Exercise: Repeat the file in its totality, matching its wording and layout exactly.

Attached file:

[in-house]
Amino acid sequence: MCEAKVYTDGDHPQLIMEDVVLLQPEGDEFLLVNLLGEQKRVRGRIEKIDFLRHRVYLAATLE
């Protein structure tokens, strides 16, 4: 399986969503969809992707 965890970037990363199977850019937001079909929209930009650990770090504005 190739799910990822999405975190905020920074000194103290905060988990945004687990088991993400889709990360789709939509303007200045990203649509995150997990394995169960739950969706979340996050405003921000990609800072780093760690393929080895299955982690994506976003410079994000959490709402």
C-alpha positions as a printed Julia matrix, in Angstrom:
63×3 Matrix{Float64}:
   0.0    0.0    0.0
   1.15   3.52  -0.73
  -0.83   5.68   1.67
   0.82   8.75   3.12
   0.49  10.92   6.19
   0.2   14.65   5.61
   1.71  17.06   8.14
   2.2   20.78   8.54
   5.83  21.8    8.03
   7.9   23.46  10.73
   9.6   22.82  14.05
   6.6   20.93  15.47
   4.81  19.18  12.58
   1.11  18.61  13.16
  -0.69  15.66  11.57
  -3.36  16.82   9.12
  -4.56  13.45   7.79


[in-house]
Amino acid sequence: MCEAKVYTDGDHPQLIMEDVVLLQPEGDEFLLVNLLGEQKRVRGRIEKIDFLRHRVYLAATLE
């Protein structure tokens, strides 16, 4: 399986969503969809992707 965890970037990363199977850019937001079909929209930009650990770090504005 190739799910990822999405975190905020920074000194103290905060988990945004687990088991993400889709990360789709939509303007200045990203649509995150997990394995169960739950969706979340996050405003921000990609800072780093760690393929080895299955982690994506976003410079994000959490709402």
C-alpha positions as a printed Julia matrix, in Angstrom:
63×3 Matrix{Float64}:
   0.0    0.0    0.0
   1.15   3.52  -0.73
  -0.83   5.68   1.67
   0.82   8.75   3.12
   0.49  10.92   6.19
   0.2   14.65   5.61
   1.71  17.06   8.14
   2.2   20.78   8.54
   5.83  21.8    8.03
   7.9   23.46  10.73
   9.6   22.82  14.05
   6.6   20.93  15.47
   4.81  19.18  12.58
   1.11  18.61  13.16
  -0.69  15.66  11.57
  -3.36  16.82   9.12
  -4.56  13.45   7.79